I love bloom for obvious reasons, it’s beautiful and smells great – I call it the Promise of Spring when those first buds start to pop. It’s a chance every year to start over and ask yourself what can I do better, where can I improve. Farming is not for the weak hearted or fickle. It’s a commitment and a lifelong choice. Most of us never retire, we just slow down.
How important is sustainability to you?
Very. I’m proud to be a farmer who, along with my fellow almond farmers, is totally in sync with being good stewards of the land. It is not only a commitment but a responsibility to preserve and pass on the land to the next generation.
Almond farmers have a long history of doing more with less; we have a deep, vested interest in protecting honey bee health, and by investing in water-saving technologies we’ve been able to reduce the amount of water it takes to grow a pound of almonds by 33% over the past 20 years. Waste is another area where we’re making a difference; the almond community is committed to achieving zero waste in orchards by 2025, by putting everything that’s grown to optimal use. Not only are the almonds taken from their hulls and shells, but those hulls and shells are also used in a number of beneficial ways rather than being sent straight to landfill. In fact, it’s best to describe them as co-products. Almond growers strive to be responsible growers, because in the end this industry is about long-term commitment, we are lifers.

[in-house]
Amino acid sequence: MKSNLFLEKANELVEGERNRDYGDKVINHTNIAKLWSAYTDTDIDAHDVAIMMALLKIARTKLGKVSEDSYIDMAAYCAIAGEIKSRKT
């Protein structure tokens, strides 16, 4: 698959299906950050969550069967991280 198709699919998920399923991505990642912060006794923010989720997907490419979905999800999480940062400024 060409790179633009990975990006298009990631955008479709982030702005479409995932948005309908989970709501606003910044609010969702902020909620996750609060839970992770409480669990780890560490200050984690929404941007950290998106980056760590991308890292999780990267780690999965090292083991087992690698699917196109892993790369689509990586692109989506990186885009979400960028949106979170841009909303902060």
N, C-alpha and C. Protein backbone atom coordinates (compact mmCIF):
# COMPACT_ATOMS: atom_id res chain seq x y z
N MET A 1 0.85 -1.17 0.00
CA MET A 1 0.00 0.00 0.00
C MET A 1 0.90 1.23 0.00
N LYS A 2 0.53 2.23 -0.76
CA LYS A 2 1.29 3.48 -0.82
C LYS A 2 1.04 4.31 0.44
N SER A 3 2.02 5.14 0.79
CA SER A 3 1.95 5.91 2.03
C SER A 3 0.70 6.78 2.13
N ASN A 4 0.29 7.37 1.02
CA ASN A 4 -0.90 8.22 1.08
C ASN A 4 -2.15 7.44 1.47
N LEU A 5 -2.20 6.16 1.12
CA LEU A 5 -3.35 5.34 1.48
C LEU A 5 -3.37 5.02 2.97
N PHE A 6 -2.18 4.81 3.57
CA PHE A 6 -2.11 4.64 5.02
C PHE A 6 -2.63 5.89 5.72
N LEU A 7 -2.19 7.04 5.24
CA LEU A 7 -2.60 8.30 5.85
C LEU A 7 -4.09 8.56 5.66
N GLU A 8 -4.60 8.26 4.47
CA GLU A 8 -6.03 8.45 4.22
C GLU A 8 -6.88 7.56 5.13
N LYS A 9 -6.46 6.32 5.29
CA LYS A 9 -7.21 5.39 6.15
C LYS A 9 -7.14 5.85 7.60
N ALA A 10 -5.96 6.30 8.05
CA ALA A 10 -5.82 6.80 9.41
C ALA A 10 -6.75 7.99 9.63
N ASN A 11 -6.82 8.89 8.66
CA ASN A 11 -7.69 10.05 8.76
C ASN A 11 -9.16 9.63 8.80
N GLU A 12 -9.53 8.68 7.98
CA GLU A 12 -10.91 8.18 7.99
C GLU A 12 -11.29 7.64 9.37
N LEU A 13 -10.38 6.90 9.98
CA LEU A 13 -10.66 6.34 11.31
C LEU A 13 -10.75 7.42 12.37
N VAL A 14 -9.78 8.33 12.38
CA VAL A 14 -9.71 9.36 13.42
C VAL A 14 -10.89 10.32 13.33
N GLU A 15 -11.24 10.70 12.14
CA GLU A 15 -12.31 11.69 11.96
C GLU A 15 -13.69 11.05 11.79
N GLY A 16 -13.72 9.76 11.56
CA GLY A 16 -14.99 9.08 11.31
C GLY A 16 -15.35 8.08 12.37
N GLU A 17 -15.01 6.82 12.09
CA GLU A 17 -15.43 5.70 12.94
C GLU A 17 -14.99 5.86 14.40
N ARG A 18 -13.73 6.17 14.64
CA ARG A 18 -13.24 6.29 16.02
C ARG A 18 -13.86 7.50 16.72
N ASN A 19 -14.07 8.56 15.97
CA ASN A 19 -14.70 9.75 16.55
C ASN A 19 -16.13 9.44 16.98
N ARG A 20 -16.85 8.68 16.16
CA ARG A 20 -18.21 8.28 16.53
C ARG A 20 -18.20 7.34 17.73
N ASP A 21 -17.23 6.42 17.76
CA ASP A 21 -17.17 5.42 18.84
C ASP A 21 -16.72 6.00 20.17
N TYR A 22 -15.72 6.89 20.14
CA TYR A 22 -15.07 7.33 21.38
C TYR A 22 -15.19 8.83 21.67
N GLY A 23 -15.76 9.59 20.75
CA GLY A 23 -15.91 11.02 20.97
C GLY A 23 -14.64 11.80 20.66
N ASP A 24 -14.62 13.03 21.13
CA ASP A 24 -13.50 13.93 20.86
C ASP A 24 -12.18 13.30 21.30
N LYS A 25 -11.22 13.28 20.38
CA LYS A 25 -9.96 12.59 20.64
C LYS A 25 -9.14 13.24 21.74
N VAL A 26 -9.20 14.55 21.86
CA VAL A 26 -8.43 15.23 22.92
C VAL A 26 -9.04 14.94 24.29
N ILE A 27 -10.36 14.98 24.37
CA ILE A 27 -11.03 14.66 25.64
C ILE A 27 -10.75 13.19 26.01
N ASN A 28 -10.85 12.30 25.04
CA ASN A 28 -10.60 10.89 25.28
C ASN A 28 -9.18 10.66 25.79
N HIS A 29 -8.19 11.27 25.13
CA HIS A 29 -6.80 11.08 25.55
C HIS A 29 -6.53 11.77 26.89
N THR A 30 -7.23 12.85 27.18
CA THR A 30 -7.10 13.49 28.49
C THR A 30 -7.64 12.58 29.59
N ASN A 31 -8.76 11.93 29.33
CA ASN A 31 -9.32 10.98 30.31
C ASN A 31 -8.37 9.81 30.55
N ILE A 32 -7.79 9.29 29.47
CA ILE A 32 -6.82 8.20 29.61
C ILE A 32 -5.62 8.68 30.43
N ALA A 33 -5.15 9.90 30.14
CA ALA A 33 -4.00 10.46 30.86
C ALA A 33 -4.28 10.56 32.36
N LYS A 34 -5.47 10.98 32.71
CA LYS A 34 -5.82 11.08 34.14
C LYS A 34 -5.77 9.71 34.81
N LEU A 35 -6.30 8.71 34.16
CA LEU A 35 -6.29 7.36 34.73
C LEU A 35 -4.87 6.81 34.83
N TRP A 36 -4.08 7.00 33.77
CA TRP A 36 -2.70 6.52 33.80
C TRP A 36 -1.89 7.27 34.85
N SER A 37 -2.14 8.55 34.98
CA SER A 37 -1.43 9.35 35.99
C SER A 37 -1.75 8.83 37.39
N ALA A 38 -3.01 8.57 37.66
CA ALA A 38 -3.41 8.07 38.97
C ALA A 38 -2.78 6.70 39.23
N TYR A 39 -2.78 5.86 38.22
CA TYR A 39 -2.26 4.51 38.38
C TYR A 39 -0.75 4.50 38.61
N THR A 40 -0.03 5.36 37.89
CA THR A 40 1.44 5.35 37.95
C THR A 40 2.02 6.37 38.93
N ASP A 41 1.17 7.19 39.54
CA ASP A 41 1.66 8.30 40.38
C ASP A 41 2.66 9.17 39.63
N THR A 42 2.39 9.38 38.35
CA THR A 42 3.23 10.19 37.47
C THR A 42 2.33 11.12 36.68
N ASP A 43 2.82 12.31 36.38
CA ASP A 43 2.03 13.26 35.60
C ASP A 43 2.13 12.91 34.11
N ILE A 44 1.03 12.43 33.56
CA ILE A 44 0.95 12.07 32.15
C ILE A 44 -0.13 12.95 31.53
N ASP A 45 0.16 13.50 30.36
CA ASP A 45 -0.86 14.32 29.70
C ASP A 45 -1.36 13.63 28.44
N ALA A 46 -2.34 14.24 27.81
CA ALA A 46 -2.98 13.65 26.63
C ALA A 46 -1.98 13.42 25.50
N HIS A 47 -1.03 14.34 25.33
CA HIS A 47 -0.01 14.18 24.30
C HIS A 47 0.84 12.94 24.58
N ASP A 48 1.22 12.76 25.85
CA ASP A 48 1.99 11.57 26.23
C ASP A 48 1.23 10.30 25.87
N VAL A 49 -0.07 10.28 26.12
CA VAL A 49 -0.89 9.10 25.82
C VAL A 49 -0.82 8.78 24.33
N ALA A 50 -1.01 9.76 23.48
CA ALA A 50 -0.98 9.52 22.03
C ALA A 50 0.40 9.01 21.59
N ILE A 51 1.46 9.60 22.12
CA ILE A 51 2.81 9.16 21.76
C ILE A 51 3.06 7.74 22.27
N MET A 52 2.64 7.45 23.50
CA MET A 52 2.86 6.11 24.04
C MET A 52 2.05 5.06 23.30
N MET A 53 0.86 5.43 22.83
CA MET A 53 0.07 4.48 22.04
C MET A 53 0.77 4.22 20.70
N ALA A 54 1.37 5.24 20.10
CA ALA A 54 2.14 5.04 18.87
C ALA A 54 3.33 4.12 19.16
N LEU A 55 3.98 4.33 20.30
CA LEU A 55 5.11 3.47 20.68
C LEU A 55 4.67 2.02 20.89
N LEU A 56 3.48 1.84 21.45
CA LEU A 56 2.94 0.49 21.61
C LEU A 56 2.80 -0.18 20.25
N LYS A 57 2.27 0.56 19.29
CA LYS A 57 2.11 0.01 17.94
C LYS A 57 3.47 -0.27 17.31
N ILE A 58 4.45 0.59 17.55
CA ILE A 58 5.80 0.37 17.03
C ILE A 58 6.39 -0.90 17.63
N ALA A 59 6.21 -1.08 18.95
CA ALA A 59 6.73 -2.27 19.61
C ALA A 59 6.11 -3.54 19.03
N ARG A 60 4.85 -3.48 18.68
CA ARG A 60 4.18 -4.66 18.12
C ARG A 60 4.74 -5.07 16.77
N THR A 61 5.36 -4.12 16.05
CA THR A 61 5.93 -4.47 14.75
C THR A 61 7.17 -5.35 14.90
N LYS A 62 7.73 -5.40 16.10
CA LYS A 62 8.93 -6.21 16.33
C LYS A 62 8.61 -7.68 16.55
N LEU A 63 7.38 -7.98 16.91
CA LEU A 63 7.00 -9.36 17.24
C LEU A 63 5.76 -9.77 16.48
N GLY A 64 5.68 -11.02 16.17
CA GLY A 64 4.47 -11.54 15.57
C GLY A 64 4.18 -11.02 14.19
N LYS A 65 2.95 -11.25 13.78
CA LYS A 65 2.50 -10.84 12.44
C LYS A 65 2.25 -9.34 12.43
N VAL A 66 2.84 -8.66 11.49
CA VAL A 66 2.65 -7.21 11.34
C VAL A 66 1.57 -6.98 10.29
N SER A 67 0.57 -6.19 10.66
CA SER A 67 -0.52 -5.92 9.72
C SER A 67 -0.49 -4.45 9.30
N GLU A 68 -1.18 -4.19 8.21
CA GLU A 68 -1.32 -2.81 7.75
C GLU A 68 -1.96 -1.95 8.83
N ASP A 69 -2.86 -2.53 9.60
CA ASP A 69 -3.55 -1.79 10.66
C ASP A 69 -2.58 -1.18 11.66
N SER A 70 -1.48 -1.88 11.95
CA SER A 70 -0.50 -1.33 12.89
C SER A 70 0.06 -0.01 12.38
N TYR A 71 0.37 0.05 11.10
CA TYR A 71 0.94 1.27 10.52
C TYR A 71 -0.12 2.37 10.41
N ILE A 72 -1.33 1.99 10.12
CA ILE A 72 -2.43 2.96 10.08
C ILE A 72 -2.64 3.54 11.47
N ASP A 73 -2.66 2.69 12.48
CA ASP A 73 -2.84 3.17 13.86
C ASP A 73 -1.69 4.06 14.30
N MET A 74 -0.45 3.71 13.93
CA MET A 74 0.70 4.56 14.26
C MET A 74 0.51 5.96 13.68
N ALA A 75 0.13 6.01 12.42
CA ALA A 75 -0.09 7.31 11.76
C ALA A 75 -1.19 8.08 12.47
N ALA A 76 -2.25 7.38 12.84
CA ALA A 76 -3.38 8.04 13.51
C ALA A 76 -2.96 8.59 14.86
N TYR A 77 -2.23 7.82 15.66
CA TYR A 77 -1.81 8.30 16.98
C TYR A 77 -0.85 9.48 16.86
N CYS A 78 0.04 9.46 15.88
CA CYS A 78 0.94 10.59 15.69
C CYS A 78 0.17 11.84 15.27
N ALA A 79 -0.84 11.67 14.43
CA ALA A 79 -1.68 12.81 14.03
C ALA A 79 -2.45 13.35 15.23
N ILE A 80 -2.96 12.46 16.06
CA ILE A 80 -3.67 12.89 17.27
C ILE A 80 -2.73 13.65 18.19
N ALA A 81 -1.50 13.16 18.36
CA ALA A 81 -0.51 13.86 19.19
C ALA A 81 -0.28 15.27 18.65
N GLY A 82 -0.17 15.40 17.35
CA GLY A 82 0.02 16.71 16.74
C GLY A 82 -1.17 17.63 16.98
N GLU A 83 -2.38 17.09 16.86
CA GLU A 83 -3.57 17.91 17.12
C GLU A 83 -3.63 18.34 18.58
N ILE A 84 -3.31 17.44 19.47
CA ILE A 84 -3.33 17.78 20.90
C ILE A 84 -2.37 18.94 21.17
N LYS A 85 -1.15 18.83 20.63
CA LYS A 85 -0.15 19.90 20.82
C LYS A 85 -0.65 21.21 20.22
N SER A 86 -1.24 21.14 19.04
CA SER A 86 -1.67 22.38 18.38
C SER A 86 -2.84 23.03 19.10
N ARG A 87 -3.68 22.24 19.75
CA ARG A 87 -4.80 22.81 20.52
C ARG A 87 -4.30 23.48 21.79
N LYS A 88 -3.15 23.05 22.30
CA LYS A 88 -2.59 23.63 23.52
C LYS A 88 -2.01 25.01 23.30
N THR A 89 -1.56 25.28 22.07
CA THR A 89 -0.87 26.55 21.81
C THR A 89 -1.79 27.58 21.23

You’ve touched on the importance of bee health. Why are bees so essential for almond growing?
We wouldn’t have much of a crop without bees. Every nut on the tree is there because a bee visited a flower. Pollen needs to move from one variety of almond to another variety but it doesn’t work with wind – it needs to be moved by a bee. However, I like to think that the bees need us as much as we need them. To them we are a key source of nutrition, providing 10 of the essential amino acids that they need to survive.
That’s why it’s so important for us to make the most of what is a symbiotic relationship. Over the years Erich and I have changed our farming practices and planted forage to promote bee health and nutrition because, at the end of the day, stronger hives can produce bigger crops.